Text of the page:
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It is a truth universally acknowledged that, when writing a book review, it is imperative that one does not give away important plot points.
But when the plot of the reviewed novel is a play on the exact same plot of a far more famous and thoroughly studied novel, how could you not?
And like what would have been perhaps a more stimulating review had it not been forced to focus so much on basic storyline, Alexandra Potter’s Me and Mr. Darcy also suffers from an overindulgence in plot.
Just not it’s own plot.
Aimed at Jane Austen fans, this novel tells the tale of one Pride and Prejudice fanatic who travels to England for an Austen-themed tour and ends up having a romance of her own — exactly like the one in Pride and Prejudice. There’s pride, prejudice, and a whole lot of misunderstandings. As main character Emily Albright is swept off into her own fantasy world by Mr. Darcy (literally, he appears out of the book), she is annoyingly ignorant of the fact that Pride and Prejudice is playing out, word for word, in her very own life: She meets a seemingly rude man who insults her behind her back. She loathes him for a while as he attempts to be friendlier with her. There’s a misunderstanding about a man who seemed nice but really isn’t, and the rude man proclaims his love for the girl all so that she can yell at him and then decide she loves him later.
And as a huge P&P fan she couldn’t notice these similarities before the end of the book?
Anyone who’s even remotely familiar with this plot will find Me and Mr. Darcy a tad too predictable. Yet the similarities don’t end there. After a while, the characters even spout the exact same lines from the novel. Really? I knew just by looking at the cover that this was going to be a typical Pride and Prejudice spin-off/parody/homage/fangirl story, so I suppose a little similarity is necessary, but I think the author took it a little too far.
However, this book is not without its redeeming qualities. For instance, it was a very light and enjoyable summer read. I was able to move through the pages quickly once I was able to get into it. A few of the characters were fun, though I would have liked to have seen a little more development, and the dialogue, although at times unbelievable, was current.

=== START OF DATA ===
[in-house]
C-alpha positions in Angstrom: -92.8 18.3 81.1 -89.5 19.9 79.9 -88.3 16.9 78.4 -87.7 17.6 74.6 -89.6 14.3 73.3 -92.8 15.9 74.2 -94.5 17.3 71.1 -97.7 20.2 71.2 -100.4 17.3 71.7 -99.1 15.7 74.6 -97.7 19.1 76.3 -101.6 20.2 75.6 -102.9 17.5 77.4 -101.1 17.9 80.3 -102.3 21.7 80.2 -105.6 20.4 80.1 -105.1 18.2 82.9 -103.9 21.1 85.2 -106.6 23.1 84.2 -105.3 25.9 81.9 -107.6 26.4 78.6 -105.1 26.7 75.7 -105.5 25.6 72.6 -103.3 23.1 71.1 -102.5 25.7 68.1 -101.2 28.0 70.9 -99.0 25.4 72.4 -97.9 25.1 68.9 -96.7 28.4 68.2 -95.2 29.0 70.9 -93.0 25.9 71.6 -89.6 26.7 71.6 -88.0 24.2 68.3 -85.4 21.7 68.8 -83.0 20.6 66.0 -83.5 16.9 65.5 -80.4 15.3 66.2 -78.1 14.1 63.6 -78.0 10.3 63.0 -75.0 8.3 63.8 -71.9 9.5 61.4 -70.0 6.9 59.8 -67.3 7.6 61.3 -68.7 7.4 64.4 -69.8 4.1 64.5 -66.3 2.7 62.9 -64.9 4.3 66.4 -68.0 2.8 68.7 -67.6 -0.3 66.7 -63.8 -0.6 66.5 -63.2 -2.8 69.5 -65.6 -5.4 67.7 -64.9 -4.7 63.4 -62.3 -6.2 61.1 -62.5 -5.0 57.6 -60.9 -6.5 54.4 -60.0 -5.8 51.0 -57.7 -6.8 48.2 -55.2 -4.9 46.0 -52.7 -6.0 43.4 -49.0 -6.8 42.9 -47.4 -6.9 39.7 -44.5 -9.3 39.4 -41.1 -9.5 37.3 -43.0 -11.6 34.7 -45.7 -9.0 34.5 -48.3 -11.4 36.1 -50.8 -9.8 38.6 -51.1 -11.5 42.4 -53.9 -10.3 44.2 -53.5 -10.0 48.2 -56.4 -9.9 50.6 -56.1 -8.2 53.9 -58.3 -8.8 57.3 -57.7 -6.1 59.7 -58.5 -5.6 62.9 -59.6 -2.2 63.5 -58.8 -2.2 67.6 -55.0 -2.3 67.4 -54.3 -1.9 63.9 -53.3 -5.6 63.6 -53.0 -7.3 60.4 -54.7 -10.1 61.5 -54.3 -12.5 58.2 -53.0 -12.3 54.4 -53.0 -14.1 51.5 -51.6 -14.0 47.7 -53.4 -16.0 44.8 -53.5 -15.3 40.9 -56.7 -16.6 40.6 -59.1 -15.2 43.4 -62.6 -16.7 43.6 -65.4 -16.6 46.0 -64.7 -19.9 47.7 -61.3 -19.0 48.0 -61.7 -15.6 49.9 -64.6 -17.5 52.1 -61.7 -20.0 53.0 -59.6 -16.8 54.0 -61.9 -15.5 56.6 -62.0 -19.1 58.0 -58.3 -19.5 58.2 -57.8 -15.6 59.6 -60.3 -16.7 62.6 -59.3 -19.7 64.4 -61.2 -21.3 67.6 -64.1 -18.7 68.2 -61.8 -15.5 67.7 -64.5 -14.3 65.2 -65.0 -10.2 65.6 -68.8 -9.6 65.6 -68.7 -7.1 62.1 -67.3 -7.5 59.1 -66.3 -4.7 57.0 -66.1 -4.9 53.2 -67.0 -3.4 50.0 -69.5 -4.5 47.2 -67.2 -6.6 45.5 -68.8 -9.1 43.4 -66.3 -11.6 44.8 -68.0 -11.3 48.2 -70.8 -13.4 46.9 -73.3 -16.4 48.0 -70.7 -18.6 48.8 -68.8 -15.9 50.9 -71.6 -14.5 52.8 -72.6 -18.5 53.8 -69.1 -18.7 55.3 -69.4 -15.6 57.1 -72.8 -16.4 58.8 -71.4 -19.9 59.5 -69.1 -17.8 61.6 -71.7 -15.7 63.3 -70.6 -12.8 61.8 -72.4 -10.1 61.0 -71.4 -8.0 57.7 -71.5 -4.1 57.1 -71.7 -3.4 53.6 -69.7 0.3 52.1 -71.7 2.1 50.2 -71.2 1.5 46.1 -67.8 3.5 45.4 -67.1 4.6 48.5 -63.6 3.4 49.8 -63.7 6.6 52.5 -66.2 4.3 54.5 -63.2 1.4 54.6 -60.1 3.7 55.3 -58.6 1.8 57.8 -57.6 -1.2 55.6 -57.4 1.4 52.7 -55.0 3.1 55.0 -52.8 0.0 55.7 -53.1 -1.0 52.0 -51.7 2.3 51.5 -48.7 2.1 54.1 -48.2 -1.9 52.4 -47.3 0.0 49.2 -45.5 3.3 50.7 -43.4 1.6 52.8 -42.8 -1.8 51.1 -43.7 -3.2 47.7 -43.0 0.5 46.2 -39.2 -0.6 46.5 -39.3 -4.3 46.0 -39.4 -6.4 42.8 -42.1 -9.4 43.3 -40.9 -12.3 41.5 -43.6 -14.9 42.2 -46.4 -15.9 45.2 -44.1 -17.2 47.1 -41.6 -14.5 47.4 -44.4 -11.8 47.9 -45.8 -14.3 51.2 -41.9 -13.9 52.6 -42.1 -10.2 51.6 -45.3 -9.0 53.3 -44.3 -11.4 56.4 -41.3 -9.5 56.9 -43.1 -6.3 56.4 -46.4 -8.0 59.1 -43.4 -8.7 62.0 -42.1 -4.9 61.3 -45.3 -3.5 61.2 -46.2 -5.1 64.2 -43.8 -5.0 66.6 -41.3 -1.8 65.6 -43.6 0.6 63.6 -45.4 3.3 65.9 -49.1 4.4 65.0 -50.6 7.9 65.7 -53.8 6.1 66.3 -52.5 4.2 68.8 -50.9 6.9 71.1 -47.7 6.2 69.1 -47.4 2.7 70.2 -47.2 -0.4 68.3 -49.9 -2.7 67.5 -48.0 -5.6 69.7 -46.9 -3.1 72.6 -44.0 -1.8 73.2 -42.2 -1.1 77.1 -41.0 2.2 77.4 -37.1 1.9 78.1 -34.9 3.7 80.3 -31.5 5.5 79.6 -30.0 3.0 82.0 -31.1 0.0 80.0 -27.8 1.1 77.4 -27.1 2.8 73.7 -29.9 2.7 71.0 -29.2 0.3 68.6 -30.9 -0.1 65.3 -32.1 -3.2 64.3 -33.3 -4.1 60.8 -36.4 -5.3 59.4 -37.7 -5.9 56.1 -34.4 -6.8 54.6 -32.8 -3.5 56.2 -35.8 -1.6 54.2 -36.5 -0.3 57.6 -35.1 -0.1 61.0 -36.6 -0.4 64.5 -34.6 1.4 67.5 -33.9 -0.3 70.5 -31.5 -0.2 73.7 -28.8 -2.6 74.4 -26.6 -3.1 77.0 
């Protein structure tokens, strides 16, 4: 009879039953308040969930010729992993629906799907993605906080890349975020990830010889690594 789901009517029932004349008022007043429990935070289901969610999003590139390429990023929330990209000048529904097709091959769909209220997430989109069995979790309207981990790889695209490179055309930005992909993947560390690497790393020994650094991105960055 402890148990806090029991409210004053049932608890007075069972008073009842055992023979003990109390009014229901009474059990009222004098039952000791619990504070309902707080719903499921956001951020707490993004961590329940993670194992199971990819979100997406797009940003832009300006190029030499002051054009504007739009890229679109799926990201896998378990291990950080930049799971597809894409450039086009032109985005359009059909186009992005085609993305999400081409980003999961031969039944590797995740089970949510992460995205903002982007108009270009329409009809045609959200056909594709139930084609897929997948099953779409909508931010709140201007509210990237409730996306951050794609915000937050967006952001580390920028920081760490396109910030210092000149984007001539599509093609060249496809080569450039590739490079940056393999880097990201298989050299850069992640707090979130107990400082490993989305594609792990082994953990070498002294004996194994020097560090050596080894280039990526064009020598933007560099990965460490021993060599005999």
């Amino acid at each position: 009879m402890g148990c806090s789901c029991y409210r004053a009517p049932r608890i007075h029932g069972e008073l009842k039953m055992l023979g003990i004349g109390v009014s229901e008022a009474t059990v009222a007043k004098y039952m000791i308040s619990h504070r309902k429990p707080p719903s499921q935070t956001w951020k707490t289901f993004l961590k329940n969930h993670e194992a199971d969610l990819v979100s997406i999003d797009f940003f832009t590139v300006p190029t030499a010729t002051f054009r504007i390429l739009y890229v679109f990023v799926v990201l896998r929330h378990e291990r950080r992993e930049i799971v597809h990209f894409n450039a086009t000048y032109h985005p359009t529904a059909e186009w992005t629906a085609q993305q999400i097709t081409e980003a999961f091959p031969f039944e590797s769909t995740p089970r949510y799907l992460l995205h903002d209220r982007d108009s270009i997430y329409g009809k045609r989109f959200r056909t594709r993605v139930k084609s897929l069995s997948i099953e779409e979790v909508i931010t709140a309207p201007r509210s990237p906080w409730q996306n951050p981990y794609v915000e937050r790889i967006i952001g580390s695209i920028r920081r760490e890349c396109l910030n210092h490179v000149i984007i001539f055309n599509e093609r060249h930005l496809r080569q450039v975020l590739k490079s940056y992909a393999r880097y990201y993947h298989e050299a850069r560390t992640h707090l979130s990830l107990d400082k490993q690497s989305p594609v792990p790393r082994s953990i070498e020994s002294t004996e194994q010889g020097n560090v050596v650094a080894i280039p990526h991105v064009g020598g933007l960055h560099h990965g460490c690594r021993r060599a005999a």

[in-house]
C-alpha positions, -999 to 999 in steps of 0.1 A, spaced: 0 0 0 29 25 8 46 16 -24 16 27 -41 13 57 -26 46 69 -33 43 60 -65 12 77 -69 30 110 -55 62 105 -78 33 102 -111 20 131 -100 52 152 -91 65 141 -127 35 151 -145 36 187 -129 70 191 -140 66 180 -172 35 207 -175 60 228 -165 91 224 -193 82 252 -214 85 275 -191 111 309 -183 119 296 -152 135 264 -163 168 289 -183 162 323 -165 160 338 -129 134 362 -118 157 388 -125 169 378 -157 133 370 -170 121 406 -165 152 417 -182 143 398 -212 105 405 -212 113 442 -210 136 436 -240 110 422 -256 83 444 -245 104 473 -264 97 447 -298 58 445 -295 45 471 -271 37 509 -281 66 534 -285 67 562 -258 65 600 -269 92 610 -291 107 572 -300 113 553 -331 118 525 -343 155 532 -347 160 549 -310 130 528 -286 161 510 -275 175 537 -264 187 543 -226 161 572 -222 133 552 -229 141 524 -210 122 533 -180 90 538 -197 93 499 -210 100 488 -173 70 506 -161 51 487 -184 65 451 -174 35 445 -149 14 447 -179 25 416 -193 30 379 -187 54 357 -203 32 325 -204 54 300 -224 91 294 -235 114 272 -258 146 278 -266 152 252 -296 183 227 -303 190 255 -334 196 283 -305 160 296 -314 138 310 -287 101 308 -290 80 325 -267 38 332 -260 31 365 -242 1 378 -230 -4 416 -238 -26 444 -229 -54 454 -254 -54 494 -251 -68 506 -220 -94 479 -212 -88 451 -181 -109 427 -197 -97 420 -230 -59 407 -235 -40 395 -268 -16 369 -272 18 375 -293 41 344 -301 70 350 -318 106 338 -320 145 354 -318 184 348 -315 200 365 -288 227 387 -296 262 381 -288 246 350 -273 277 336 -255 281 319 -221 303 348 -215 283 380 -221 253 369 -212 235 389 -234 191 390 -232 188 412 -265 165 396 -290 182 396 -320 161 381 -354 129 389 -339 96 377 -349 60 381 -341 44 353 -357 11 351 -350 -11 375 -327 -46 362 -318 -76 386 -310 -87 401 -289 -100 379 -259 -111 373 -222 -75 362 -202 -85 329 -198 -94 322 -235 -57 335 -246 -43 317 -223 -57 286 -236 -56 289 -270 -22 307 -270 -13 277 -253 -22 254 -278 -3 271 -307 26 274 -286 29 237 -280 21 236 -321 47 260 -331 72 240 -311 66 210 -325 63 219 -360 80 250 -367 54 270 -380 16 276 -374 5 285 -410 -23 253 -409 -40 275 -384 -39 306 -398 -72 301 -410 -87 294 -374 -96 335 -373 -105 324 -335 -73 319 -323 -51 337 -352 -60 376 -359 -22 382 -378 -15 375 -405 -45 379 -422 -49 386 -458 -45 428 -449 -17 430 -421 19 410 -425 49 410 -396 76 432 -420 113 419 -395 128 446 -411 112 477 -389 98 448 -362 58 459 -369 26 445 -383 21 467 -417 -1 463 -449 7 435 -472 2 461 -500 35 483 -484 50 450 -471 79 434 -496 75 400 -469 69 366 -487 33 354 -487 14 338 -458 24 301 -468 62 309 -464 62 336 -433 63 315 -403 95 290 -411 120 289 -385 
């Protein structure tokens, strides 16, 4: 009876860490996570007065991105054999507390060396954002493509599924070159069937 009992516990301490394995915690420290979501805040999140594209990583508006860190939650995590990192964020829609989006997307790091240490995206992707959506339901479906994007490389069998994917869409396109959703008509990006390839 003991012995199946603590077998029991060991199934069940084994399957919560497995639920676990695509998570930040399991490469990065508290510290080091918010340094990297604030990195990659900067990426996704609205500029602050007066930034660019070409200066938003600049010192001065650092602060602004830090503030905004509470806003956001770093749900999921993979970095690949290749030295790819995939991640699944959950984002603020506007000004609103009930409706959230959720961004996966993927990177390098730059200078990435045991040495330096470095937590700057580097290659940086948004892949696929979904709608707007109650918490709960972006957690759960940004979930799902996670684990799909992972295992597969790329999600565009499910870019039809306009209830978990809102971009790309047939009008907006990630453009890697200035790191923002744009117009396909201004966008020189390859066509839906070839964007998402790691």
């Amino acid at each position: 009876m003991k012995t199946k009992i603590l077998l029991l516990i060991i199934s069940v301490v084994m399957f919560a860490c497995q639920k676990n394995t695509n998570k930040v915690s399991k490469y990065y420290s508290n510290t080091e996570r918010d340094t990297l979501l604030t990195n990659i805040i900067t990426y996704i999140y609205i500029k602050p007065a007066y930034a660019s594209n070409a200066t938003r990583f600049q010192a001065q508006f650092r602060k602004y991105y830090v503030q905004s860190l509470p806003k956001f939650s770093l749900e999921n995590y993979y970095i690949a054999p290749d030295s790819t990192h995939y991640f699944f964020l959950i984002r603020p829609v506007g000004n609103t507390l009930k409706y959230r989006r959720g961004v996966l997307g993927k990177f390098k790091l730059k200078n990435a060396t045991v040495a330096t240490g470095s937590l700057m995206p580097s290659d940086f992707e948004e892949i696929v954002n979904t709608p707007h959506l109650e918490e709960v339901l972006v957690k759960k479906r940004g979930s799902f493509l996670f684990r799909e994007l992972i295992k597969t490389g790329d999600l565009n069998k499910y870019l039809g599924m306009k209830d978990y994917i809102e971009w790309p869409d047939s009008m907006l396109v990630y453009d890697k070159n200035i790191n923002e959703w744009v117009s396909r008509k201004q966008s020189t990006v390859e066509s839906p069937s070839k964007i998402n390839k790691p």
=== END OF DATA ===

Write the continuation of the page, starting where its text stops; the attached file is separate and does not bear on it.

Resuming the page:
But it was during the times in which the dialogue was not so believable that I really cringed. Not only was the speech teetering awkwardly between exaggeratingly-current to I’m-pretty-sure-no-one-talks-like-that-anymore, but it was also mainly coupled with our star character Emily Albright. She too stood oddly between two ends of the spectrum. Initially, we are told that Emily is a bit of a nerd. She works in a bookstore, would rather pack books in her suitcase than clothes, would prefer doing anything other than partying in Mexico with her polar-opposite best friend, and is a hopeless romantic. Yet further along in the book, we soon are met with Emily smoking a joint, thinking about her partying college lifestyle, and, for some unnecessary reason, deciding she now likes fashion more than books. A little unbelievable? I’d say yes.
And while perhaps all this unbelievability stems from a British author trying and failing to write from an American perspective, she does wrap it all up with a nice moral: Ladies, lower your standards a little bit. Your fantasies are lovely and all, but you know what’s great about non-fictional guys? They’re real.
So just like Emily fell in love with Mr. Darcy for all the wrong reasons, I think that readers have fallen in love with Pride and Prejudice for all the wrong reasons as well. Yes, the love story was in there, but Austen’s book said so much more about society, people’s character, and their views at that point in time. I think such updates of the original novel mask what was truly good and important about it in the first place, and I’d be more interested in another adaptation than a plot-twister (kind of?) like this book any day.